An Overview of Deferred Expenses
Deferred expenses are the costs that a company has incurred, yet it has not consumed those costs. When the bookkeepers from a bookkeeping firm in Singapore are dealing with such expenses for business owners, they will record them as the company’s assets until the business consumes the goods or services. When the consumption happens, the accountants will charge the costs to expenses.
Initially, the deferred expenses are recorded as the assets of the company. Thus, they will appear in the balance sheet of the company. Typically, deferred expenses fall under the category of current assets because the company will most probably consume it in a year. Recording the expenses as deferrals are more suitable for transactions that involve larger sums.
In the real-life situation, deferring the expenses that do not involve a large amount of unconsumed products or services does not really make sense as the procedures associated with it are quite complicated. Instead of entering the information into the expense account, the accountants need to key in the deferrals into the accounting software manually, and they need to charge those deferrals to the expense accounts later on (Also see Accounting for Expenses). Thus, a better way of dealing with deferrals that do not involve a huge sum is to charge them to the expense account straight away if doing so is not going to bring any material impact on the company’s financial statements (Also see Understanding The Materiality Concept in Accounts).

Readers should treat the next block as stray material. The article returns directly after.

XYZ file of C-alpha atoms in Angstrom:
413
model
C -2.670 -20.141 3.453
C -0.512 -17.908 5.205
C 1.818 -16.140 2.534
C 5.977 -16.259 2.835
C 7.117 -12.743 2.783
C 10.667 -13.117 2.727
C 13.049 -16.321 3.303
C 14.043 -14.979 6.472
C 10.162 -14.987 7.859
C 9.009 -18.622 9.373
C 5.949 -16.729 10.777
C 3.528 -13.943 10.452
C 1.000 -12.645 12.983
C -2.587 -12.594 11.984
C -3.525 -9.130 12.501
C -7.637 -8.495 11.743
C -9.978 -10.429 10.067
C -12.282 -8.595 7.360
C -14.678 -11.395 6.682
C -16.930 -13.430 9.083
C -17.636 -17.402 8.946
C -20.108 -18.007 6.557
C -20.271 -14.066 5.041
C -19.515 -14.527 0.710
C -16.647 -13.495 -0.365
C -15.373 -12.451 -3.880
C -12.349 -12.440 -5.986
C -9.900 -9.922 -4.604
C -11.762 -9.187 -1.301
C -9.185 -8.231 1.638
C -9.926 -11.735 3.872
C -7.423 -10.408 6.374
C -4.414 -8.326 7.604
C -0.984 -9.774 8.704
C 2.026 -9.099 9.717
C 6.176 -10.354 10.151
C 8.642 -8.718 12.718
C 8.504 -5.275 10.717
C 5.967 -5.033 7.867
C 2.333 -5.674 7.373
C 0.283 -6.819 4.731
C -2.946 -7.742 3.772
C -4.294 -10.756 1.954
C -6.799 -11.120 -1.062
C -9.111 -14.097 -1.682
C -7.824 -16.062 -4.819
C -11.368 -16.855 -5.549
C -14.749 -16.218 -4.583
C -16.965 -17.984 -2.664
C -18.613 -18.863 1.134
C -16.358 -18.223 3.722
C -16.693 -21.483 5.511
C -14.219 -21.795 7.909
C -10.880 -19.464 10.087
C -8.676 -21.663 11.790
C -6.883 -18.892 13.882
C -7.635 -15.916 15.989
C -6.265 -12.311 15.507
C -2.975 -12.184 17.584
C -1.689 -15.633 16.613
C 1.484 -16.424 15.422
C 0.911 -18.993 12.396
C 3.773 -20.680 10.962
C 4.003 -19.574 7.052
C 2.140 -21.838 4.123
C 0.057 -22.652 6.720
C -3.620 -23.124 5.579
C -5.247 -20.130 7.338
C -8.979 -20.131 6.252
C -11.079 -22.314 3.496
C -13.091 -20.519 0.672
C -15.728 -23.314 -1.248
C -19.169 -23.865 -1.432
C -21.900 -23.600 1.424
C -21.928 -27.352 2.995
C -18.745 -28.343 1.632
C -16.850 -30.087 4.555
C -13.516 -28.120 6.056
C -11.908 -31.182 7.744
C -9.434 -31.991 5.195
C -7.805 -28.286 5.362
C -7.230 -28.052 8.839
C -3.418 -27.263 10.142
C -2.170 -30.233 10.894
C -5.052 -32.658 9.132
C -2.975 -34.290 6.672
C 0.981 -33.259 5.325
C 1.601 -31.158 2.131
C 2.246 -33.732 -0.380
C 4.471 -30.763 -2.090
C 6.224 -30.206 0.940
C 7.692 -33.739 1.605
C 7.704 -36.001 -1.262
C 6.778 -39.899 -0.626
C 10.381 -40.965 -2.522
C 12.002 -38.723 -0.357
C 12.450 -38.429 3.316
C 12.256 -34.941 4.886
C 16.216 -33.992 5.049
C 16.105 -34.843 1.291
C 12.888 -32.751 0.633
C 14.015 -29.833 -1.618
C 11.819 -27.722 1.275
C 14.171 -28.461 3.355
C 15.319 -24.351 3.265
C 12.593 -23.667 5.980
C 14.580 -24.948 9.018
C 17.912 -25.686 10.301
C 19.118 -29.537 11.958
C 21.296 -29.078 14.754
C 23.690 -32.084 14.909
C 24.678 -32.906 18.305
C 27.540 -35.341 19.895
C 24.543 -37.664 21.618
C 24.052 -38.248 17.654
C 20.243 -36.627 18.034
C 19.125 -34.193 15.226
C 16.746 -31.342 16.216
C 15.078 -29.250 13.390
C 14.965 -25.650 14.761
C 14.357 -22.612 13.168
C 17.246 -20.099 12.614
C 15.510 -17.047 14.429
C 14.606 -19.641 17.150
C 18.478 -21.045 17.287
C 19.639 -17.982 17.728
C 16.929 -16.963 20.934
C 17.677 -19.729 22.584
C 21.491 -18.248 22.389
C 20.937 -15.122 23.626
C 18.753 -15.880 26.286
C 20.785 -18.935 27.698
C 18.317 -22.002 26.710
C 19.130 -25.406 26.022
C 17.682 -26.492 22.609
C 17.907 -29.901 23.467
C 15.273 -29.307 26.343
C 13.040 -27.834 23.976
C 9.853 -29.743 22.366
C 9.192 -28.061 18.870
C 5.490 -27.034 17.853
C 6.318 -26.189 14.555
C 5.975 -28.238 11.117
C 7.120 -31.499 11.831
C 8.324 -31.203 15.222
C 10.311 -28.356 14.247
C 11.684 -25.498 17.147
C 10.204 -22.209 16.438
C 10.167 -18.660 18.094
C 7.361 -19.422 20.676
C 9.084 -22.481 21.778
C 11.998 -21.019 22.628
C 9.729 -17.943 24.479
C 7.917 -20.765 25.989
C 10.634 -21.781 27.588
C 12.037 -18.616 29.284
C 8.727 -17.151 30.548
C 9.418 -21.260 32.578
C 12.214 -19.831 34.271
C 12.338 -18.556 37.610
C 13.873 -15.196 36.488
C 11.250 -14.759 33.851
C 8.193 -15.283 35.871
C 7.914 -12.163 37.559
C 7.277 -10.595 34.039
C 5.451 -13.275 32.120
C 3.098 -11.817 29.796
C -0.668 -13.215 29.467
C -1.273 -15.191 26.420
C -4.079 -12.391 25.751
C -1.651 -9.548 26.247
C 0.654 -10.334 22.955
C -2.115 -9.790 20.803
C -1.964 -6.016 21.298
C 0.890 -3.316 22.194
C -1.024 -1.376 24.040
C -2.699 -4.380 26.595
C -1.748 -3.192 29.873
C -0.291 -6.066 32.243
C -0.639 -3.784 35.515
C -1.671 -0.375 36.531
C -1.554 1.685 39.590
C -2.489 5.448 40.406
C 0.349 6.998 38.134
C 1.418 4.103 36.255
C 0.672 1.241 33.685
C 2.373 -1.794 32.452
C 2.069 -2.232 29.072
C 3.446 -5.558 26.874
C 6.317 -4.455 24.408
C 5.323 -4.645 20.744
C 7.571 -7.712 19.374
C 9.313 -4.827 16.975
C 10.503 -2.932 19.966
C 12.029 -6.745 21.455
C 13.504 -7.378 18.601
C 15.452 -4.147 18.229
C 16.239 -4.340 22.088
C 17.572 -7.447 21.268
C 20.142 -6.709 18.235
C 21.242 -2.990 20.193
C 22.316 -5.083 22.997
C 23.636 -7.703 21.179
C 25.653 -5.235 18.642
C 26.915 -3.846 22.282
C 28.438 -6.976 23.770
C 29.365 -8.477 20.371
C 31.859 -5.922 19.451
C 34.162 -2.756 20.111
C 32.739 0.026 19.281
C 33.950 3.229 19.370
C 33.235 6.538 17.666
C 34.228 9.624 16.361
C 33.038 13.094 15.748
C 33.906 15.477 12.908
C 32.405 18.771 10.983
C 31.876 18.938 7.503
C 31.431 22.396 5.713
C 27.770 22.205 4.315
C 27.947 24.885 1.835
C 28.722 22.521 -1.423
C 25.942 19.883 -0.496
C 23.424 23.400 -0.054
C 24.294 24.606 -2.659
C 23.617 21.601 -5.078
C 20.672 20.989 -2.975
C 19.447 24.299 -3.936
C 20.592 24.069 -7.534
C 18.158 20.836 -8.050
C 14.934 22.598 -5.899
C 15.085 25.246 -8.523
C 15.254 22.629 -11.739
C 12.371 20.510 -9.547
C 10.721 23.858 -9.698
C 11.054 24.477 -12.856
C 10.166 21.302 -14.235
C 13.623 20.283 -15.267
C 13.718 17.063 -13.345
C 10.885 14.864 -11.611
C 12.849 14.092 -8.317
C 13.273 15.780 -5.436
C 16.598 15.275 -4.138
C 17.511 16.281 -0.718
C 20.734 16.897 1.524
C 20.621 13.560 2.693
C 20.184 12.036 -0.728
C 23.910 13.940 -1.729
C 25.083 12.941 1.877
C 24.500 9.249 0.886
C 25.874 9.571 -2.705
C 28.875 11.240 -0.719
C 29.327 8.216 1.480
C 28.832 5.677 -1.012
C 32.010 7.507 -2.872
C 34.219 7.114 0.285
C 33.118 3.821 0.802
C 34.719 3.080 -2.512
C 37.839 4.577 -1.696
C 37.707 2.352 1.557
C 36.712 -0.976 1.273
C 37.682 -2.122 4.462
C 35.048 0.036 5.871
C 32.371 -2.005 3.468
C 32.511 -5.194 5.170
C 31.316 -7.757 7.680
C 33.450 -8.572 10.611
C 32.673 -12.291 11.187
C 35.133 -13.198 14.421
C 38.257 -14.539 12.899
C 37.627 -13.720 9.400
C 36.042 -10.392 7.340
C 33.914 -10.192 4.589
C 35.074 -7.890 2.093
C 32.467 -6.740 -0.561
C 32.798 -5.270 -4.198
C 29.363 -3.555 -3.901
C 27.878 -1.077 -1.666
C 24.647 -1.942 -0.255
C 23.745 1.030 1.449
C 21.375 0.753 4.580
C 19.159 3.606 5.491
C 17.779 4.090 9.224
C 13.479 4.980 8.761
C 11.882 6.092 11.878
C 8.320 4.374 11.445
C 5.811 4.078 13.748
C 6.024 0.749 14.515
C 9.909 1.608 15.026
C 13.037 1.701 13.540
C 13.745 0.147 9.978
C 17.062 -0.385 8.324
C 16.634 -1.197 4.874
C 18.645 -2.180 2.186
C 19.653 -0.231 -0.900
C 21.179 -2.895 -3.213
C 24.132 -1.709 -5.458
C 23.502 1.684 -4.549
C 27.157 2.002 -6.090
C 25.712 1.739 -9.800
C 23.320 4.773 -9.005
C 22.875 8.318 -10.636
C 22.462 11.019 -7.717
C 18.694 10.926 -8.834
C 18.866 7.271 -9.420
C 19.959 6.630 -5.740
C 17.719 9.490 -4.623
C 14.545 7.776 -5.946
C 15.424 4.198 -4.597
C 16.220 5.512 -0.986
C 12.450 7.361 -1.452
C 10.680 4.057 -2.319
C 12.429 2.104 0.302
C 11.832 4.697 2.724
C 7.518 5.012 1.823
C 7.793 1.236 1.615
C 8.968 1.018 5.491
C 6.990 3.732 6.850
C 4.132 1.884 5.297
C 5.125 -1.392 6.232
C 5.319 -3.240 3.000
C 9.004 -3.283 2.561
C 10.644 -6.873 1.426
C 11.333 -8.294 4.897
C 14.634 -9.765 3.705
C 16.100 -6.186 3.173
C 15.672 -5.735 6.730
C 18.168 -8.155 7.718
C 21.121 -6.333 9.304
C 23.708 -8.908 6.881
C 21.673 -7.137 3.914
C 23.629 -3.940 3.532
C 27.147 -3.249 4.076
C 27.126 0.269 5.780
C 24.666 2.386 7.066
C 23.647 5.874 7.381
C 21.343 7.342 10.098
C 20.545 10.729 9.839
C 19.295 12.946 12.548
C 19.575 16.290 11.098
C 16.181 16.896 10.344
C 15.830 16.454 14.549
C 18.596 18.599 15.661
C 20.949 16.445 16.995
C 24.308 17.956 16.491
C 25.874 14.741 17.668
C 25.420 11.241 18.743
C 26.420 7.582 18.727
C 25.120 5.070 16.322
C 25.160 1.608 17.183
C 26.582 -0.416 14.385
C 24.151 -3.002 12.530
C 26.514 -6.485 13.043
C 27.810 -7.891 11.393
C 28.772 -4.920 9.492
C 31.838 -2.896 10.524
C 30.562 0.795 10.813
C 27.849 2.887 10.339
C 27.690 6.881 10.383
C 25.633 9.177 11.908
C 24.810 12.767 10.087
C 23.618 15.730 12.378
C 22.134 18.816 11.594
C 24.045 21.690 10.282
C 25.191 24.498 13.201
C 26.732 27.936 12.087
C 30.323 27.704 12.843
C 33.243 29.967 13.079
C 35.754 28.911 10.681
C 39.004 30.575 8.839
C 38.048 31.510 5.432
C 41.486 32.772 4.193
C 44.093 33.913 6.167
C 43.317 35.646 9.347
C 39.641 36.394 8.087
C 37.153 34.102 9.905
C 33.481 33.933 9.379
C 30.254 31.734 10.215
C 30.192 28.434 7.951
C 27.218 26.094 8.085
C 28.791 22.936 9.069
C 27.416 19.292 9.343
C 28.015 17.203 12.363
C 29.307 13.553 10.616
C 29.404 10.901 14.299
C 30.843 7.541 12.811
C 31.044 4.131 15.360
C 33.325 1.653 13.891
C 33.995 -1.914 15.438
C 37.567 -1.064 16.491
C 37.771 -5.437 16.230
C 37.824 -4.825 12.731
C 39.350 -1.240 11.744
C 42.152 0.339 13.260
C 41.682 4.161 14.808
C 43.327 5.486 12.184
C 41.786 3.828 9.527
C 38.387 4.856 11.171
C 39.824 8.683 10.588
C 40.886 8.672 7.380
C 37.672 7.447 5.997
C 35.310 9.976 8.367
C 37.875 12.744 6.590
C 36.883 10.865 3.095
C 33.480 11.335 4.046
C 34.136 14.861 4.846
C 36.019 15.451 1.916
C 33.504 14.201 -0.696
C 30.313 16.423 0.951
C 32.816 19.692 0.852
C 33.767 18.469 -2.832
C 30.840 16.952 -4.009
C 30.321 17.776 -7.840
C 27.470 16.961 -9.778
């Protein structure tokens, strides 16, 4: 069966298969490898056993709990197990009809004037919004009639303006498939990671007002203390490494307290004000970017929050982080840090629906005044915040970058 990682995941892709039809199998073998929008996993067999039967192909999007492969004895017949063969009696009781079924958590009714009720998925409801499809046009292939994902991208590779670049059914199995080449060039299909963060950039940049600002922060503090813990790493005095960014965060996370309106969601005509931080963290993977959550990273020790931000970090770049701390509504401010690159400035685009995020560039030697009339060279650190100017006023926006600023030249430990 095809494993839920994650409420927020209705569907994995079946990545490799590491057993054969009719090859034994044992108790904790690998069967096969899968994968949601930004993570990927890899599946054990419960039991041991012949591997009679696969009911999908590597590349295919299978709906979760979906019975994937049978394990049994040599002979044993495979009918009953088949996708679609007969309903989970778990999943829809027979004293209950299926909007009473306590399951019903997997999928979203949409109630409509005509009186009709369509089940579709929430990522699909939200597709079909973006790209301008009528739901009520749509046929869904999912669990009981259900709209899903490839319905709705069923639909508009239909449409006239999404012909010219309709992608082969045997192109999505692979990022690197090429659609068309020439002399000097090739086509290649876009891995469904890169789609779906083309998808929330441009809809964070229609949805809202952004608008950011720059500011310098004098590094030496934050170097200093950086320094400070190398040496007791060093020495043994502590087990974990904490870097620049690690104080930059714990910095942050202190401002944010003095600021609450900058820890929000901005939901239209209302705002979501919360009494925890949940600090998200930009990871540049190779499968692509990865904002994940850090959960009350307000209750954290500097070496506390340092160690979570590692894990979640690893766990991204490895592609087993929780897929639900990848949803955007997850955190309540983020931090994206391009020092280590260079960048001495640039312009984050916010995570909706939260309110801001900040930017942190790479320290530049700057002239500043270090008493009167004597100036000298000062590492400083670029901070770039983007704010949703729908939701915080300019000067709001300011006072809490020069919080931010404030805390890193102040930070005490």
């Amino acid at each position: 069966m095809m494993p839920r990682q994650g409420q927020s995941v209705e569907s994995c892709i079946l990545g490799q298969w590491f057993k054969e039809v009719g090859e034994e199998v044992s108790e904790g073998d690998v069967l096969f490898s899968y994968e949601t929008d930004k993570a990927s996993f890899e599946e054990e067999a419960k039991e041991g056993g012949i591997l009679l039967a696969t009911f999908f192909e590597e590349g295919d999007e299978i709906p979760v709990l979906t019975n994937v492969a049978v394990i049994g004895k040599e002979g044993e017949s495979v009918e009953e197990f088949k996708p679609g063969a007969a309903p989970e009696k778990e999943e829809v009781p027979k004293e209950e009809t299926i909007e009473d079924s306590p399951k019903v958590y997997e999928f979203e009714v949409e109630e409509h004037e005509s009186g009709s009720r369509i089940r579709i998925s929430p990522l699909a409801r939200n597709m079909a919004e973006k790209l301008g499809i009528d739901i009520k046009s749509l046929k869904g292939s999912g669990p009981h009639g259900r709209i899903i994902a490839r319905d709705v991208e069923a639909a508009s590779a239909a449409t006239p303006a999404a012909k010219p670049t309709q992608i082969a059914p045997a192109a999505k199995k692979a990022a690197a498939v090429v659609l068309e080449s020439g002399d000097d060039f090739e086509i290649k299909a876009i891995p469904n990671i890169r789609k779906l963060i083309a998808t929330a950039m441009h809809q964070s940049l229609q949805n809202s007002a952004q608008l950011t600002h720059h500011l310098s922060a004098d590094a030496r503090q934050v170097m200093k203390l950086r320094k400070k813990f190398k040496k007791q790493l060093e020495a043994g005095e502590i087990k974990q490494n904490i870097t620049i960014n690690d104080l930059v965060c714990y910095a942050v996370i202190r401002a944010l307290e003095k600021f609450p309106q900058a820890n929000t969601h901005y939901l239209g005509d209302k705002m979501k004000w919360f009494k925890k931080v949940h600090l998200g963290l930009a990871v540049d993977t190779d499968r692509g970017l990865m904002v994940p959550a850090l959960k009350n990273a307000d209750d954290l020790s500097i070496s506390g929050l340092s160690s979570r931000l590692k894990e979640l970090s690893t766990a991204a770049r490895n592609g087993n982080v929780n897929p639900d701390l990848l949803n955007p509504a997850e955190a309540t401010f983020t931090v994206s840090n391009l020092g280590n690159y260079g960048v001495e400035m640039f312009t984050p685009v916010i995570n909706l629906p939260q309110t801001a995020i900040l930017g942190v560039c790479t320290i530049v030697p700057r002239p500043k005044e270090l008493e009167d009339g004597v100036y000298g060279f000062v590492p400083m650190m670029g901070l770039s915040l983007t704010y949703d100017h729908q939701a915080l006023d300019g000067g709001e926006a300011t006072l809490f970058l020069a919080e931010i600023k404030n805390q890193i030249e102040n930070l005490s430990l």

For you to understand the treatments related to deferred expenses more clearly, let’s have a look at an example:
In January, XYZ Corporation has paid RM5,000 for its February rentals. As soon as it makes the payment, it should defer the cost in the prepaid rental account, which is an asset account. In the next month, it has consumed the prepaid expenses (Also see What Are Accruals And Prepayments?), and this is when it should debit the rental expense account and credit the prepaid rental account.
Apart from rentals, another example of deferred expenses is the insurance that the company has paid beforehand for the insurance coverage in the future. Similar to the case above, this will be considered as the company’s asset too. Some people may call the deferred expenses as prepaid expenses as this refers to the payment that the company has made in advance.